Capital Bank case: Attorney-General’s Department gave the state a good deal – Kofi Bentil

Senior Vice President of IMANI Africa, Kofi Bentil, has commended the Attorney-General’s (AG) Department for the initiatives it adopted to ensure that justice prevails in the defunct Capital Bank case.

According to him, the AG had put everything together to ensure that the State not only recovers funds from the accused but also provide the necessary witnesses for the case.

“I just want to say for whatever it’s worth to the public that this is one of the cases where I think our state officials are doing a good job.

“Over ten witnesses were called, the details we are going through; you can’t just get up and then throw somebody in jail because you believe he has done this or that,” he noted.

Speaking in an interview on JoyNews’ Newsfile on Saturday, he urged the citizenry to trust that the AG will obtain justice.

“Sometimes you have to trust the people who you have elected to do the job. In this matter really, I will say that trust what the AG’s department is doing,” he told host Samson Lardi Anyenini.

He added that, “I doubt if those criticizing the AG would have done better if they were in the same position in this matter.”

On Thursday, December 1, the Commercial Division of the Accra High Court rejected the term of settlements reached between state prosecutors and the founder of Capital Bank, William Ato Essien.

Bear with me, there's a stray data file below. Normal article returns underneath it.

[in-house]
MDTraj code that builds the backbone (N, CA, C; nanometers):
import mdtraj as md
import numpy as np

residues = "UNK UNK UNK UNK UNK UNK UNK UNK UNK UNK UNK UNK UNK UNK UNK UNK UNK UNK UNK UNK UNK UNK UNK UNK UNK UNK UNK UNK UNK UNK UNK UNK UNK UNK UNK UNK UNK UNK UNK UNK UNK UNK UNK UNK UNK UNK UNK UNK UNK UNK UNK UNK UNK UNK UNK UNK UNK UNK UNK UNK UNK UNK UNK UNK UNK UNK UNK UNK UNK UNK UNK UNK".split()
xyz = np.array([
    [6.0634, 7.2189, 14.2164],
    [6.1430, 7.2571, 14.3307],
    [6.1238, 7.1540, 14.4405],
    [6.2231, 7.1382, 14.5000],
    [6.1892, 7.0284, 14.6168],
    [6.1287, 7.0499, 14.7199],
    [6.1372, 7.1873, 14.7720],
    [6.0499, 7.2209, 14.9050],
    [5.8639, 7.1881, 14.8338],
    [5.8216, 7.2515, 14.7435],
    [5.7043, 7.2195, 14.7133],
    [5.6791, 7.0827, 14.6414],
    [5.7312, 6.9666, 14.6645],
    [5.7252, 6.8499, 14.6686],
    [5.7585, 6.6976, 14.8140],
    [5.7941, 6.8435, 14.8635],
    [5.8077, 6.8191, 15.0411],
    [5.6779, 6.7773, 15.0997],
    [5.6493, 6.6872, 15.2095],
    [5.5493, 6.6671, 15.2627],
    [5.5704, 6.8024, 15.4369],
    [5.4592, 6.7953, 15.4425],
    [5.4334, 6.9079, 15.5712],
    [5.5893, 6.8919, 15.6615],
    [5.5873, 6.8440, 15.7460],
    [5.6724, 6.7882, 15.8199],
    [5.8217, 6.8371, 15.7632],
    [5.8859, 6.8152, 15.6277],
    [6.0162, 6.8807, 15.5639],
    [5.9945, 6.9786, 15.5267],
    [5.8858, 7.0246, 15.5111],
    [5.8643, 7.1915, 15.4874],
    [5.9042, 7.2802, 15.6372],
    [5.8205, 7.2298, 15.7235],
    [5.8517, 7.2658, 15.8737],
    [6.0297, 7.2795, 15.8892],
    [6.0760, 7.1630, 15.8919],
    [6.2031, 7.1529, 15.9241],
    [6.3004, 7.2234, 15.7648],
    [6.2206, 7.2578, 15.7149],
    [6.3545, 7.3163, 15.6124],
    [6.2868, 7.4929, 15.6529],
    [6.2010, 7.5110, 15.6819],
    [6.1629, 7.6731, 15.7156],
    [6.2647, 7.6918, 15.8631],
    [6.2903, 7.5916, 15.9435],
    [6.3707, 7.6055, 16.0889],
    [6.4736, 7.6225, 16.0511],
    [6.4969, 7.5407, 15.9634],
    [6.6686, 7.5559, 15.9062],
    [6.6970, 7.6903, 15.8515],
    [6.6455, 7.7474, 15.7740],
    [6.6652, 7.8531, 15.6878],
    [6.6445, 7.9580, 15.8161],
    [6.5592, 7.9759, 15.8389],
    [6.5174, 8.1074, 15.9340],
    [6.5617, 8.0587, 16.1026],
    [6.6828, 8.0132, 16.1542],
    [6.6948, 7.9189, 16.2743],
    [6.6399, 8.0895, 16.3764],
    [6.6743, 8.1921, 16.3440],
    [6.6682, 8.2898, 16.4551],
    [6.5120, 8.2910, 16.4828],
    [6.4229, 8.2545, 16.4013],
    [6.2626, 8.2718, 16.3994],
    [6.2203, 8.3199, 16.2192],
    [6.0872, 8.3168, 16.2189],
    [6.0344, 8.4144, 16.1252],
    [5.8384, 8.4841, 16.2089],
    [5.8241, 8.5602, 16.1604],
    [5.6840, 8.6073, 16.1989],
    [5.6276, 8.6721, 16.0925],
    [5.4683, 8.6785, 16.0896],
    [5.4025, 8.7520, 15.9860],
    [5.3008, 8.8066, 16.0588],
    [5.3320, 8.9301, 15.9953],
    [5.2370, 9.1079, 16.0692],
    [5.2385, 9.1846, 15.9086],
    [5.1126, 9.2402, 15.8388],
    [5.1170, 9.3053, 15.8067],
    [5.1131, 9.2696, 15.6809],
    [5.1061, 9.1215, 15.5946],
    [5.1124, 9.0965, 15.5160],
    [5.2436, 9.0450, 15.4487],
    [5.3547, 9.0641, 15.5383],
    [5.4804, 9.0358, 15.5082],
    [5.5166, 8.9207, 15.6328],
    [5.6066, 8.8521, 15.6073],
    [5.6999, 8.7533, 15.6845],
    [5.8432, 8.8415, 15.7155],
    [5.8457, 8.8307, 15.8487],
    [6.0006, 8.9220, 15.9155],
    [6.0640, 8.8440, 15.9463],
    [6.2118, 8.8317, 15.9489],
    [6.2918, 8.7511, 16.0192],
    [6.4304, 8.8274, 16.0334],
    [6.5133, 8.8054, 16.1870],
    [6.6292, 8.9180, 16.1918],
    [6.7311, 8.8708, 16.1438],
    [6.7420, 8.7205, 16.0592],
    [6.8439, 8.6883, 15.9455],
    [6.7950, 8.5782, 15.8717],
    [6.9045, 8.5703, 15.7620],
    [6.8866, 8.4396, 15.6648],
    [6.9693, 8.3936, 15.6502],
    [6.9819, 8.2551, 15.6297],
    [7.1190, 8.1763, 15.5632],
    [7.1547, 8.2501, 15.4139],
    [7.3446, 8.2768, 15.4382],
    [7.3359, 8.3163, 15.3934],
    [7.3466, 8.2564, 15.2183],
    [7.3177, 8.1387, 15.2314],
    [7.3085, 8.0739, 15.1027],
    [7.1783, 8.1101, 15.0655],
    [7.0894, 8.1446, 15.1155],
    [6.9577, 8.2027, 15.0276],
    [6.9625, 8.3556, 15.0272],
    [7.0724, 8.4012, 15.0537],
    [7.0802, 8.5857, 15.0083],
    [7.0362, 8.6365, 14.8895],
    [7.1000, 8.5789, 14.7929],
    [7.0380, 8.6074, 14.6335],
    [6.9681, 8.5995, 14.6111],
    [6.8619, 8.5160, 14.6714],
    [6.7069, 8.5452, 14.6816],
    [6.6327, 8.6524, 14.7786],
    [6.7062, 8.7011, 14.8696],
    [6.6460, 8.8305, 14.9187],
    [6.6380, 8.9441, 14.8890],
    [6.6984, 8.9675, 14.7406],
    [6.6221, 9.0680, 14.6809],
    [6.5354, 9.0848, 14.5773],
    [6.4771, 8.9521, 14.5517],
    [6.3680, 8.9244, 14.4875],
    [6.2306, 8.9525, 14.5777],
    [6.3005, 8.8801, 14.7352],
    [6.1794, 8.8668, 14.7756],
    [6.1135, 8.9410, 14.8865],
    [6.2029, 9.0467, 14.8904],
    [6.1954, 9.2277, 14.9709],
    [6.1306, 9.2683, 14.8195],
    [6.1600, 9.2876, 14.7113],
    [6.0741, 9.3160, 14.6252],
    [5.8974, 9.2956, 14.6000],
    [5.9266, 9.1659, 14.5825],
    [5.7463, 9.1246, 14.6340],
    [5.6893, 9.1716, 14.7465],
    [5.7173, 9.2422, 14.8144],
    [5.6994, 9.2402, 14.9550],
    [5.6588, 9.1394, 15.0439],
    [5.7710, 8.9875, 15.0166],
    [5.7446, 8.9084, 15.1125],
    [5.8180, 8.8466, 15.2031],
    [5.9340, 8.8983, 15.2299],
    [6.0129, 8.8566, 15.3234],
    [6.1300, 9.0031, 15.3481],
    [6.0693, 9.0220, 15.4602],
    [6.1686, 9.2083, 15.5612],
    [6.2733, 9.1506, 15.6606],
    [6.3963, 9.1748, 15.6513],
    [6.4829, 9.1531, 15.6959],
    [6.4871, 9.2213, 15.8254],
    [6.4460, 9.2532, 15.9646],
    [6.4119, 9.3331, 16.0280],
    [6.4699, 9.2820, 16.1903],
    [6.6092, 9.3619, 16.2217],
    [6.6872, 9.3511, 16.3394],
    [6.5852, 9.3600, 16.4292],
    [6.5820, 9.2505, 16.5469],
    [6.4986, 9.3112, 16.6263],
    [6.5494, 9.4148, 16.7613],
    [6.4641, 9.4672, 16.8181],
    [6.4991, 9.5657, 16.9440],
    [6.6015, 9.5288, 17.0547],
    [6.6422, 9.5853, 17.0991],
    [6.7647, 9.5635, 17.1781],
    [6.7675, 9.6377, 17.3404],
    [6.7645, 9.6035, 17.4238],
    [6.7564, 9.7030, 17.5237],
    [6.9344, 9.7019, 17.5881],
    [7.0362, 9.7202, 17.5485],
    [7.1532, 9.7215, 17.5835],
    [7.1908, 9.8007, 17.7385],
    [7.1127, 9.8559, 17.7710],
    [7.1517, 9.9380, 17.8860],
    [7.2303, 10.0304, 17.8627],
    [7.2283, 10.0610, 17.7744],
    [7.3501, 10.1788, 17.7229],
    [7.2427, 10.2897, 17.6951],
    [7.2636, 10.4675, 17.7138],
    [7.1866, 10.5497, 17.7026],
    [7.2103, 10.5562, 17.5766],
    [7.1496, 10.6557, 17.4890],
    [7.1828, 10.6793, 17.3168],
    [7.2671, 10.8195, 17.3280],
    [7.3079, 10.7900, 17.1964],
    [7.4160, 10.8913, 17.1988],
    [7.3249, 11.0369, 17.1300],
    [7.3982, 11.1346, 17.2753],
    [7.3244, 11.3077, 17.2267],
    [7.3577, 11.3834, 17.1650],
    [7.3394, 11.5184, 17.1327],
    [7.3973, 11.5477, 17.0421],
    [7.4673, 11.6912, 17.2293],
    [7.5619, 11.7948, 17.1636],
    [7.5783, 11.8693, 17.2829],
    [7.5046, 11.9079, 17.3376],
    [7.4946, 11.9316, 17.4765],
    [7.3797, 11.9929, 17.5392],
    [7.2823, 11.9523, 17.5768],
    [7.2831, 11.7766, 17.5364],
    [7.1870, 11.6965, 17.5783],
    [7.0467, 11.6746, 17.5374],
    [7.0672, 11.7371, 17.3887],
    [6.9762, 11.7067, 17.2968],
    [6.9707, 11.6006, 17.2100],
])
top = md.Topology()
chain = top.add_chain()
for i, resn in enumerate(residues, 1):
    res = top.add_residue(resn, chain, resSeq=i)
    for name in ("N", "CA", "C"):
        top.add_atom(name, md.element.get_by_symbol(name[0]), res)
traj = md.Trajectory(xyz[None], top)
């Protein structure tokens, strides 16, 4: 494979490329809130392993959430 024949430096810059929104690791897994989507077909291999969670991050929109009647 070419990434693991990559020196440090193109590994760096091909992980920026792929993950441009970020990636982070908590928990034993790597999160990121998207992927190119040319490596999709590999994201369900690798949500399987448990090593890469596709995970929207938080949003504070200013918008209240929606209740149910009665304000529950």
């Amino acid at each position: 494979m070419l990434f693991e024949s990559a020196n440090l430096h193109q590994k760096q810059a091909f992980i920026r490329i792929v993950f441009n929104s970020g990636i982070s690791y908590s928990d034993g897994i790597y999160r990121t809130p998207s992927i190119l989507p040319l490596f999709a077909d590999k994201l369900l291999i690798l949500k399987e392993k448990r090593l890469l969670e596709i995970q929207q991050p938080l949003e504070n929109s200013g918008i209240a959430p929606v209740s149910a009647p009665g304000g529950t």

Mr. Essien, per the proposed settlement, agreed to pay GH₵90 million in total: GH₵30 million Thursday and GH₵60 million in an agreed instalment settlement with the state.

The presiding judge, Justice Eric Kyei Baffour, said the state appears to have been compromised.

His judgement sparked many conversations among the populace, who began to question the real intention of the AG for applying Section 35 of the Courts Act.

On the back of this, the Senior Vice President of IMANI Africa explained that the approach adopted by the AG was a step in the right direction.

“Section 35 is a very good provision and those of us who are in policy who look at what goes on in this country and the millions that we lose and we don’t recover over the decade have come to realise that, indeed without section 35 it is lucrative rather to steal. It is without 35 that people steal and I have seen some,” he added.

Mr Bentil explained that, the section provided a provision for the state to recover monies which will end the cycle where people kept running away with state funds.

“There is very good reason, in philosophy and in what is proper and practical for us to have a section 35 and I repeat, because there are people who actually steal state money and want to go to jail for five even ten years; come back and enjoy it,” he added.

“The AG went in fairly within the law to try and gain something for the state. I have seen people who were willing to go to jail come back and come and enjoy their money. So there is good merit to section 35 and I think that I trust the AG’S department”.

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